My last dog was a husky/shepherd cross, it took years but he did end up as my best dog in the world. He was destructive, he ate 2 sofas, the bottom step of the stairs, and pulled up all the vinyl in the kitchen floor. My garden never recovered from him moving in with us, he pulled up clematis, a bay tree, dug up my lawn and anything I planted was pulled up. He would escape given the chance and would jump out of ground floor windows to do so. He could fill a bin liner when I stripped his coat and I still found the odd hair a couple of years after he died.

But, after a lot of work with his anxiety, and recall, he became the loveliest dog. He was soft, super with the dc, my 5yo was able to hold his lead on walks as he would walk at the pace of whoever held his lead. He would lean on you when he was in the kitchen and actively seek fusses. He also got rid of an attempted burglary.

It did take about a year of work to get to that stage though. Maybe meet her and see what her temperament is?

ouchyoubiteybugger Sat 29-Dec-18 10:09:02

My pup is a husky cross, loves her crate, has great recall is trained to chew on toys not people and doesn't howl all night. She's my first husky 8th dog. However the lady I got her from has mum and dad and is not a breeder. Both mum and dad are great off leash with fantastic temperaments and no destructive issues, does that mean my pup will be like them ? Possibly but possibly not she has her own nature and we are only just seeing it come through. I do strongly believe the belief huskys have no recall is false though. It just takes much more work to set foundations with them. Good luck if you decide to go ahead they are very stubborn but so loving.

IthinkIsawahairbrushbackthere Sat 29-Dec-18 10:31:11

My husband and I were experienced dog owners from childhood and for a while he was a professional trainer. We've always had working breeds - terriers/spaniels/retrievers. Last year we decided we were in a position to add another dog to our family and he said he would like a husky. We did the research and realised they were a bit more full on than other dogs but were happy to go with the flow.

So 18 months ago we rehomed an older pup - 6 months - and he has turned our lives upside down! He has a very sweet nature - not an aggressive bone in his body. He is crossed with something - no idea what - and he is enormous. He weighs 100lbs and pulls like a train. He has snapped four leads including a lunge rein from the local equestrian store. He can not be contained in any room in the house without bolting the doors because he can open all the handles from either side of the door. He is an opportunistic thief with a passion for butter and milk and if you turn your back in the kitchen for a moment they will be gone.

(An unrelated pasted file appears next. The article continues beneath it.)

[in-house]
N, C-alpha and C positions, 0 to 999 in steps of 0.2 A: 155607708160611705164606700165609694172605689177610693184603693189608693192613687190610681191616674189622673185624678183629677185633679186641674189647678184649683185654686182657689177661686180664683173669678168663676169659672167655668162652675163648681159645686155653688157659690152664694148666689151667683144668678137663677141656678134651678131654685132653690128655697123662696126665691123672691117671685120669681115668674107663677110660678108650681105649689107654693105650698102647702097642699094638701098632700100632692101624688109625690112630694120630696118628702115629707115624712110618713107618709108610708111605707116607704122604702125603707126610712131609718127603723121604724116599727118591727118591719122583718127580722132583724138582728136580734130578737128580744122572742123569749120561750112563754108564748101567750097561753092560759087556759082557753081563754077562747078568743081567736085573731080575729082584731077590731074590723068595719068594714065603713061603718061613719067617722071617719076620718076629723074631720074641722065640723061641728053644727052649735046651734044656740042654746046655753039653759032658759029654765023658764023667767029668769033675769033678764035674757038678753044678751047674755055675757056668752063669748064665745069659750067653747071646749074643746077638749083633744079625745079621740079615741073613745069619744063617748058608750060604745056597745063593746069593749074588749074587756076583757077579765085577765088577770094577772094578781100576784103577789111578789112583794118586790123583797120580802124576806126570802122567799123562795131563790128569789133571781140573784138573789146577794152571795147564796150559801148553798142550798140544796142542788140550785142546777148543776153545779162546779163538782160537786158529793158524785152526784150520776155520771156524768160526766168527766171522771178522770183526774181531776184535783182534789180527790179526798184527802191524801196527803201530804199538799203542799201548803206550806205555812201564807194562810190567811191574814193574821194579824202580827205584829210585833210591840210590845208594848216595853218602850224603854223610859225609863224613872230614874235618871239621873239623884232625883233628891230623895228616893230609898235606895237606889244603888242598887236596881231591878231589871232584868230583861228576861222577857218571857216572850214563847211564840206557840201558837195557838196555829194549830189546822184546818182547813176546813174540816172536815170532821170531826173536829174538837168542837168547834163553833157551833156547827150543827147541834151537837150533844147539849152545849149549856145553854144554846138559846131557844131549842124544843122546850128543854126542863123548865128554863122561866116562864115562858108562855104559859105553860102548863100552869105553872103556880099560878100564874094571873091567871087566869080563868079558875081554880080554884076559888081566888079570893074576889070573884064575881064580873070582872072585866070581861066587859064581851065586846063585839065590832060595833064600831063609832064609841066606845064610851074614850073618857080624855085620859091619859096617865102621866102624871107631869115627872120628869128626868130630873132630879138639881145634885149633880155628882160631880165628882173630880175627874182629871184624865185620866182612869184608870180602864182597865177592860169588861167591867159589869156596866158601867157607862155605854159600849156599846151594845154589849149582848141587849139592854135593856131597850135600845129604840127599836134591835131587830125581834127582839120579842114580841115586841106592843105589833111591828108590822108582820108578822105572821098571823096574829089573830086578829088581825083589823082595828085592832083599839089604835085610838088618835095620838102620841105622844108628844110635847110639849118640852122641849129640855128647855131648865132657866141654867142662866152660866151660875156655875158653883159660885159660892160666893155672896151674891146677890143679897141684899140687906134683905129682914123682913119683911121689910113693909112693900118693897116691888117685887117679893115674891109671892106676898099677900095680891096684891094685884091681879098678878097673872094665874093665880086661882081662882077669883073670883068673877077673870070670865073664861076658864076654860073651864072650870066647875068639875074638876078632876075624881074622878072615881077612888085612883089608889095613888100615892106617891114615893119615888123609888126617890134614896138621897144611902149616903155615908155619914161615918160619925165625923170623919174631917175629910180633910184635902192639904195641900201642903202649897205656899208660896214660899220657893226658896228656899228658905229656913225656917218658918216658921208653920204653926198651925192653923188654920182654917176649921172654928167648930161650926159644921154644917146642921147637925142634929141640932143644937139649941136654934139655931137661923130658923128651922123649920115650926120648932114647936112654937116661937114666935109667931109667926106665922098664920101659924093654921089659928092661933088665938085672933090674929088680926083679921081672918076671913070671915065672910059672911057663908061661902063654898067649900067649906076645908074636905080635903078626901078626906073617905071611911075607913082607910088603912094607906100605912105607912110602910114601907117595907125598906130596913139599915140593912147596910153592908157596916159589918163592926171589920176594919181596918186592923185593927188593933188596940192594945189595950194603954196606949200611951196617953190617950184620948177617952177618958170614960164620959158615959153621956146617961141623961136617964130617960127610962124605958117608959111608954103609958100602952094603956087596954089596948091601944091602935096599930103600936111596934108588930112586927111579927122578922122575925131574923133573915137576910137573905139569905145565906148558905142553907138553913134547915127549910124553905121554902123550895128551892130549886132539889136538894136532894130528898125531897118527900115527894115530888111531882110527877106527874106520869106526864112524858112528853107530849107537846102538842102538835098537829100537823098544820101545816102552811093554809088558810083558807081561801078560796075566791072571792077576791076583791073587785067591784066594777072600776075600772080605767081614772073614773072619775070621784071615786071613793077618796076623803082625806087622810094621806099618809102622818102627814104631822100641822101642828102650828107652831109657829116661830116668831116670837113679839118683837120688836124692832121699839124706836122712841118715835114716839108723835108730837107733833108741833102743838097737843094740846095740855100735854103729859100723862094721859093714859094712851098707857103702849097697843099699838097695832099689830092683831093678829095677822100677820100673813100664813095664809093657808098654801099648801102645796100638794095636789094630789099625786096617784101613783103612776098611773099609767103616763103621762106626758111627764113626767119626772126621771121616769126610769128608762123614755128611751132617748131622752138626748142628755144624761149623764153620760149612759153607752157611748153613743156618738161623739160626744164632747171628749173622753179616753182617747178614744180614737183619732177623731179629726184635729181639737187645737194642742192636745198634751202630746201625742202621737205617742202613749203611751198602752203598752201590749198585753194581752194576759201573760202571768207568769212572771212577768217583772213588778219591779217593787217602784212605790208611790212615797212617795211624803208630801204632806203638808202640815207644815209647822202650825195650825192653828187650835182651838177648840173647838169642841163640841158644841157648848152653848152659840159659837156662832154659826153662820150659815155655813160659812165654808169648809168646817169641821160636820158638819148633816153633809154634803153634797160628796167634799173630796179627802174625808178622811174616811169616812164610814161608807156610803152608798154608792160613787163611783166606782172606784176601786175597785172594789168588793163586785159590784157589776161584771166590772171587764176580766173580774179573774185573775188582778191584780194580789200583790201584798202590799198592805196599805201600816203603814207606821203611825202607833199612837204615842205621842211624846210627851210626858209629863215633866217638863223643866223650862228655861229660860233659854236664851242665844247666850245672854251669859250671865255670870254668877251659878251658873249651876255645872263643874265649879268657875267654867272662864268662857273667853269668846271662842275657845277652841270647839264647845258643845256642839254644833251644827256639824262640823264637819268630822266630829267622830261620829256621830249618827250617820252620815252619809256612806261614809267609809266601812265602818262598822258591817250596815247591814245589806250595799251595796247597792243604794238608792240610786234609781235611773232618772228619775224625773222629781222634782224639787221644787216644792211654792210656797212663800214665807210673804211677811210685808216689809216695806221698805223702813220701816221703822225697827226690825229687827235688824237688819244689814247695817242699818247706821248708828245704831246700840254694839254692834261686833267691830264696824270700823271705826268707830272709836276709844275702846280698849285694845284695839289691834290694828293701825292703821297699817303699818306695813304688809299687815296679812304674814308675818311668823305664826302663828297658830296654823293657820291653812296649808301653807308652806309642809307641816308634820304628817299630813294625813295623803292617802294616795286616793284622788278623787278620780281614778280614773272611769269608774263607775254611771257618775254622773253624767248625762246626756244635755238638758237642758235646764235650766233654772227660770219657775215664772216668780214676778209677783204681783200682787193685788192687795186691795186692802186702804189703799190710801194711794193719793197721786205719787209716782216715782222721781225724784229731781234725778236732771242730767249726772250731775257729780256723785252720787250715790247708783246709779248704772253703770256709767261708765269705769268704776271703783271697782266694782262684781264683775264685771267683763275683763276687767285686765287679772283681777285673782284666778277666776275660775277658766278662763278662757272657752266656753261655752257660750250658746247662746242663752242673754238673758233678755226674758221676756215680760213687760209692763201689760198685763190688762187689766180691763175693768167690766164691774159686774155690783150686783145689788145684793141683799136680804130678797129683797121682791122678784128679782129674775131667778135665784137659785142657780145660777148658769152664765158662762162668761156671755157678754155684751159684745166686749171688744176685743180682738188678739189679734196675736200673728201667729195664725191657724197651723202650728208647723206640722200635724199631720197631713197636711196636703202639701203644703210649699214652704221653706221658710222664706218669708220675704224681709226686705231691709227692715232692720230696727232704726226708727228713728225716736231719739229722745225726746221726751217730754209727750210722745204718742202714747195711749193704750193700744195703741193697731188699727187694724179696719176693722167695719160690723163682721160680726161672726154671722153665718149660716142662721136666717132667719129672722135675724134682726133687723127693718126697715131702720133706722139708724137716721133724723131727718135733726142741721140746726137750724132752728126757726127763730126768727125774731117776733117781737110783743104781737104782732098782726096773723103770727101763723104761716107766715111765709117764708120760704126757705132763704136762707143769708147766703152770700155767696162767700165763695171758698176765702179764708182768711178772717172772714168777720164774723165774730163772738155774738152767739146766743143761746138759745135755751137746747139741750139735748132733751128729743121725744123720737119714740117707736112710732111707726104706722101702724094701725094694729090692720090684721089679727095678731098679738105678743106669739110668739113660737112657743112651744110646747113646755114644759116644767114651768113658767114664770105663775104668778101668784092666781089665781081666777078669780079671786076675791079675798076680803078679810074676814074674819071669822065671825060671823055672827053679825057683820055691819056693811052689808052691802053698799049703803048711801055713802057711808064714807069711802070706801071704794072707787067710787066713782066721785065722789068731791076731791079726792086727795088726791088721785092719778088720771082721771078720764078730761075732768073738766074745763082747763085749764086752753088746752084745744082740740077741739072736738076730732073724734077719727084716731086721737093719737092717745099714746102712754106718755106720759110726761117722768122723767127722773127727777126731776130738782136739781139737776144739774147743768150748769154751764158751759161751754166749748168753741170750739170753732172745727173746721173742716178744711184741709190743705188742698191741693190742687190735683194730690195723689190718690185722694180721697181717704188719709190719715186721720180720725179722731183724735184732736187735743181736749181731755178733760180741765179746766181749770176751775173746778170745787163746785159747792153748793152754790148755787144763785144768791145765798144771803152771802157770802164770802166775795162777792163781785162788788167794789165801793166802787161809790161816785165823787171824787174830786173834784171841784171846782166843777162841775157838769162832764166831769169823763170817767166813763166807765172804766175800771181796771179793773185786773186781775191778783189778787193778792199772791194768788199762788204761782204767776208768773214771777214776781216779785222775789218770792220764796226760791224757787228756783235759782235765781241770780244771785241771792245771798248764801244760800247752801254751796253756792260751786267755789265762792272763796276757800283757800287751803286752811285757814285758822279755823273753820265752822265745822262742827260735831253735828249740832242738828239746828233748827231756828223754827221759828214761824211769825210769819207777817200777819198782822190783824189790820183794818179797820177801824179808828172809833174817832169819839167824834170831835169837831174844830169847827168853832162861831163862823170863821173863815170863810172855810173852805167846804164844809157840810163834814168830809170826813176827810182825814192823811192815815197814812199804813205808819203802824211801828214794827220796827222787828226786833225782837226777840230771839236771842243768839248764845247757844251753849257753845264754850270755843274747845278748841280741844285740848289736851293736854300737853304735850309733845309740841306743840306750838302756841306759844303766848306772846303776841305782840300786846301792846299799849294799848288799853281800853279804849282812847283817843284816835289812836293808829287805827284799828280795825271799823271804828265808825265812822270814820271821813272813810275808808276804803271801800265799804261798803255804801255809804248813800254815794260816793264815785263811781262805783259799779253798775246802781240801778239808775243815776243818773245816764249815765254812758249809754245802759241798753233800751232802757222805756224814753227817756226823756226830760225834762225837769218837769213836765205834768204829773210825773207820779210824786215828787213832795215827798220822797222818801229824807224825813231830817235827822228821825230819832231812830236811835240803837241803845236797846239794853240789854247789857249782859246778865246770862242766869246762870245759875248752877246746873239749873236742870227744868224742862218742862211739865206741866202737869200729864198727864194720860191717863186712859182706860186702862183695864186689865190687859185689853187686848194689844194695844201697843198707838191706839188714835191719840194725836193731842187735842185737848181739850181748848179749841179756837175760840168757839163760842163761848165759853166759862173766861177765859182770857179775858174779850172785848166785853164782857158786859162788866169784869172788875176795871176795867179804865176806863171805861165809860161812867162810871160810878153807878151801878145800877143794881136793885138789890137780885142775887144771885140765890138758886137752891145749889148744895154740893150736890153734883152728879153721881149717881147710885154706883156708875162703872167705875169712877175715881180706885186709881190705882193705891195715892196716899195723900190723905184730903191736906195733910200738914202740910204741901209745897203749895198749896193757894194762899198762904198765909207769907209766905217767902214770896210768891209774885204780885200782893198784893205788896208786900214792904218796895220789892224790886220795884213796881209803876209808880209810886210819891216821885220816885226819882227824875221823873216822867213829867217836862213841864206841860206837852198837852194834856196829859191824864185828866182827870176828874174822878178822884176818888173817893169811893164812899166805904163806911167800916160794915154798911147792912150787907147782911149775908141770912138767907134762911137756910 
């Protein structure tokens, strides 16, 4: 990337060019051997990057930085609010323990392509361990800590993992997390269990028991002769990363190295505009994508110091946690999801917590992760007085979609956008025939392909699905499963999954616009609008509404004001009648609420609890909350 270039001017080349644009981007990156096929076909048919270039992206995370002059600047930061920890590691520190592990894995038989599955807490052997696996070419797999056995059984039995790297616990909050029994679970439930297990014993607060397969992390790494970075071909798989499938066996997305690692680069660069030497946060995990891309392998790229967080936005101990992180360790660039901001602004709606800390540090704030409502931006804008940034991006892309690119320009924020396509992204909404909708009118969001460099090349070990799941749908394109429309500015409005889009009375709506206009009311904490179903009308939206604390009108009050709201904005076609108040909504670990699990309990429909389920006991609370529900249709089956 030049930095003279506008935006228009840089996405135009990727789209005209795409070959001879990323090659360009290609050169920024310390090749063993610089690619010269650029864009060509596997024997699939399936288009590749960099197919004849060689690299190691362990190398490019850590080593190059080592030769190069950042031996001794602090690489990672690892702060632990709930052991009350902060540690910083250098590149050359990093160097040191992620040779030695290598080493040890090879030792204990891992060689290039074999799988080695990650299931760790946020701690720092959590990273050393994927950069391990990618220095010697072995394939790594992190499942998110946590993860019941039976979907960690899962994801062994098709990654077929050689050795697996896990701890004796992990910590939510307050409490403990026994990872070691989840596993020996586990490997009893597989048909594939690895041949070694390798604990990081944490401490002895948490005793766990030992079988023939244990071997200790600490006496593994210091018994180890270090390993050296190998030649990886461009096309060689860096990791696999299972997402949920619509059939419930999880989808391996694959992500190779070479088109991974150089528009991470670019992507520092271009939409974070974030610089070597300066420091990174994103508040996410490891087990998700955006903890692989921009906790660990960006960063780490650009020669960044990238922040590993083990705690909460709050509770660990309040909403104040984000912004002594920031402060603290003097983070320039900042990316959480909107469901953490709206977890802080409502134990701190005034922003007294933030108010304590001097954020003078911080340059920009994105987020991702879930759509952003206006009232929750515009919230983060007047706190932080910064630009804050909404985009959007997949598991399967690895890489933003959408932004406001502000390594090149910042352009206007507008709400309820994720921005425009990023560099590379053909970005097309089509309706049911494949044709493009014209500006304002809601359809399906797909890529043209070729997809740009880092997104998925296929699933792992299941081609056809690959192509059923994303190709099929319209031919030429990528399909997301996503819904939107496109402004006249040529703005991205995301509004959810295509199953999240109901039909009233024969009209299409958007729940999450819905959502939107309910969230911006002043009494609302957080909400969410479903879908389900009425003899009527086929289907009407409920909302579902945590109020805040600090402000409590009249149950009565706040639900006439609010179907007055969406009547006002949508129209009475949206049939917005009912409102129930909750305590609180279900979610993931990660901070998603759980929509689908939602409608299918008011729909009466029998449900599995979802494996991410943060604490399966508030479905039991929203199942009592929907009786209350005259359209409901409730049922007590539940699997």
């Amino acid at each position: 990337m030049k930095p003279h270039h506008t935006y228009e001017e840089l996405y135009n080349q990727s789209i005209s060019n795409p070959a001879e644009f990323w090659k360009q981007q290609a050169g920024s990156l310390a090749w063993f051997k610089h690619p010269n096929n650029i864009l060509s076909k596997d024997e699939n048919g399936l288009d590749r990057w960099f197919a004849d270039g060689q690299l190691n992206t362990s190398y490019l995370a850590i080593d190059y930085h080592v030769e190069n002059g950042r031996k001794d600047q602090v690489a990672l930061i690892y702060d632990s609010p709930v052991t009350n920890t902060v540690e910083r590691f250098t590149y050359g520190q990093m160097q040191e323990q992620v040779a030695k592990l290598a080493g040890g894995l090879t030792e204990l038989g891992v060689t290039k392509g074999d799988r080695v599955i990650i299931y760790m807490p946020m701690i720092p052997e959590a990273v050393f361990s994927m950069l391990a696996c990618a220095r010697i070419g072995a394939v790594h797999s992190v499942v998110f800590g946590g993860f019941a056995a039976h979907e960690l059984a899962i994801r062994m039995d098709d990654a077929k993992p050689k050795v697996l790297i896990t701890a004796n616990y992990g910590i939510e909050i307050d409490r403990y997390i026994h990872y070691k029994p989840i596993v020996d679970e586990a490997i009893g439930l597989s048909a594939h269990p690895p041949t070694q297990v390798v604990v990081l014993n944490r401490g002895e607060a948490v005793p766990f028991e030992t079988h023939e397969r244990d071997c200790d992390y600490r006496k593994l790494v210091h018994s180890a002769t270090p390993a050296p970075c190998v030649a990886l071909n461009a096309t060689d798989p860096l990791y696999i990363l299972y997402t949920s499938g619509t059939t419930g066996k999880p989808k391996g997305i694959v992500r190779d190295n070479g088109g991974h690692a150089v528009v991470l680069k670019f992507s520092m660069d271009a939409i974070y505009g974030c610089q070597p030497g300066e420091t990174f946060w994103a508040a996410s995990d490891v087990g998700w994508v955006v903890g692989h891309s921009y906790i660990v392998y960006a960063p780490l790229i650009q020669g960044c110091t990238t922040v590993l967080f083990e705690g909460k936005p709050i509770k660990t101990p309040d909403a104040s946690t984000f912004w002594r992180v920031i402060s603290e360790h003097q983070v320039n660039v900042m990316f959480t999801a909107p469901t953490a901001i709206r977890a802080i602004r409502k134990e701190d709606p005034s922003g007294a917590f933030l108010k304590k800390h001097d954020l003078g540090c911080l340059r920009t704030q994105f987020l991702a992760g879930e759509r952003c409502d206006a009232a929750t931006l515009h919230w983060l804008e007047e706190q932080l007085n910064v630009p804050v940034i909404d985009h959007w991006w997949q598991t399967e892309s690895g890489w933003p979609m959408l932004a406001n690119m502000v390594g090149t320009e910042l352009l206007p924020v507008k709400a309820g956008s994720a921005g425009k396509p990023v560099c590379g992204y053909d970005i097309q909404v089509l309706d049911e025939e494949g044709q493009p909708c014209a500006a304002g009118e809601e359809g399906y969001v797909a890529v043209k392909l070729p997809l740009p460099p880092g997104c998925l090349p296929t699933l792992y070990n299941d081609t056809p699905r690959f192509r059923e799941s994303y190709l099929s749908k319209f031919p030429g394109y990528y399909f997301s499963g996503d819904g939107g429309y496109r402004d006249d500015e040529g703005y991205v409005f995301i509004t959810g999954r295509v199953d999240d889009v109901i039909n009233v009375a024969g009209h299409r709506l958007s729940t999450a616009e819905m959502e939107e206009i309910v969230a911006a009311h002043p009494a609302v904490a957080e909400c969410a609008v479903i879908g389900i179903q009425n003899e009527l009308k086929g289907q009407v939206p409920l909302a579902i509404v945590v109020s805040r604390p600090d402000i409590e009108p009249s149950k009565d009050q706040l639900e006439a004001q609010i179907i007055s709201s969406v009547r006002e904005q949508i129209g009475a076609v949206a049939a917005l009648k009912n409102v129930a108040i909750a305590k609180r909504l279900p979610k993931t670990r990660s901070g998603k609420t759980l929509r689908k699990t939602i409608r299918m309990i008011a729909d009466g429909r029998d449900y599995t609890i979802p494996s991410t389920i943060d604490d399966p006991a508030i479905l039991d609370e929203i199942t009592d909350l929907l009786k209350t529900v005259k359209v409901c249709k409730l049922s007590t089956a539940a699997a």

Every room has a light dusting of white hair (husband calls it "husky glitter") and we have lint rollers in every nook and cranny to clean our clothes before walking out the door.

My husband can walk him on a short lead - he will walk through town quite happily without pulling - but once on his harness and his long lead he runs. He is allowed off lead in a couple of places but generally it is the long lead because if he is interested in something he goes deaf.

He is very vocal but we find it endearing rather than annoying. He doesn't bark - would be useless as a guard dog - but he "talks" to us all the time when he wants attention and he is really good at communicating his needs/wants.

But he is so different from any other dog we have ever had. My husband wanted a husky and was prepared for the work he needs and I absolutely love this dog but it is a not a breed I would choose for myself. I would say if you want a husky, get a husky. If you want a dog get a different breed.

I know there are exceptions in every breed and others have said their husky has good recall but I think it is telling that, without exception, every breed specific rescue in the UK requires you to sign a contract stating that you will not let your dog off leash before you are allowed to adopt.

agirlhasnonameX Sun 30-Dec-18 11:32:41

I had a rescue huskyXmalamute and was the hardest thing I've ever done. Obviously they are not all the same so this is just my personal experience though and she did eventually improve slightly after hundreds spent on training.
They are obviously big, very powerful dogs. Mine pulled horrendously, could pull me off my feet and walking was a nightmare.
They have terrible recall and very high prey drive.
They can be very stubborn and hard to train. Because they are so strong moving them physically (say off your bed when they won't move) is not an easy task.
They need huge amounts of exercise- much more than an hour a day.
They have masses of shedding hair.
If they have other issues all of the above make them even harder.
Have met some lovely well behaved huskies but personally I'd never have one again.

Join the discussion

To comment on this thread you need to create a Mumsnet account.

Join Mumsnet

Already have a Mumsnet account? Log in